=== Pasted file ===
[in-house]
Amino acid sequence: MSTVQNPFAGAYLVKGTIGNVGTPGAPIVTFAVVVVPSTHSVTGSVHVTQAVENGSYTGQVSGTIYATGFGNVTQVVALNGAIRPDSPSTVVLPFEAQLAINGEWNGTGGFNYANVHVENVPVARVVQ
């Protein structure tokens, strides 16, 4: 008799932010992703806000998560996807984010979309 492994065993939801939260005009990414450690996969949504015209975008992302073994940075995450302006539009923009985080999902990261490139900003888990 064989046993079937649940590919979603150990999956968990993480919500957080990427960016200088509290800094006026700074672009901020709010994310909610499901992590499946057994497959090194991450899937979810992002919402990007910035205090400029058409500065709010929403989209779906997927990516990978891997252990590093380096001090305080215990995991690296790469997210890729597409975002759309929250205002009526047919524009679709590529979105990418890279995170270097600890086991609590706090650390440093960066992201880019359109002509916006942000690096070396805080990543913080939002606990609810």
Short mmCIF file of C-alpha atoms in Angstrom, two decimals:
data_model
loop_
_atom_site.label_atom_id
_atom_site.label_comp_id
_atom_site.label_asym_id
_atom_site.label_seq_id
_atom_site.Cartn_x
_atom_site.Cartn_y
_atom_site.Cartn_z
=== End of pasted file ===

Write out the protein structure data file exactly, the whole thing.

[in-house]
Amino acid sequence: MSTVQNPFAGAYLVKGTIGNVGTPGAPIVTFAVVVVPSTHSVTGSVHVTQAVENGSYTGQVSGTIYATGFGNVTQVVALNGAIRPDSPSTVVLPFEAQLAINGEWNGTGGFNYANVHVENVPVARVVQ
């Protein structure tokens, strides 16, 4: 008799932010992703806000998560996807984010979309 492994065993939801939260005009990414450690996969949504015209975008992302073994940075995450302006539009923009985080999902990261490139900003888990 064989046993079937649940590919979603150990999956968990993480919500957080990427960016200088509290800094006026700074672009901020709010994310909610499901992590499946057994497959090194991450899937979810992002919402990007910035205090400029058409500065709010929403989209779906997927990516990978891997252990590093380096001090305080215990995991690296790469997210890729597409975002759309929250205002009526047919524009679709590529979105990418890279995170270097600890086991609590706090650390440093960066992201880019359109002509916006942000690096070396805080990543913080939002606990609810």
Short mmCIF file of C-alpha atoms in Angstrom, two decimals:
data_model
loop_
_atom_site.label_atom_id
_atom_site.label_comp_id
_atom_site.label_asym_id
_atom_site.label_seq_id
_atom_site.Cartn_x
_atom_site.Cartn_y
_atom_site.Cartn_z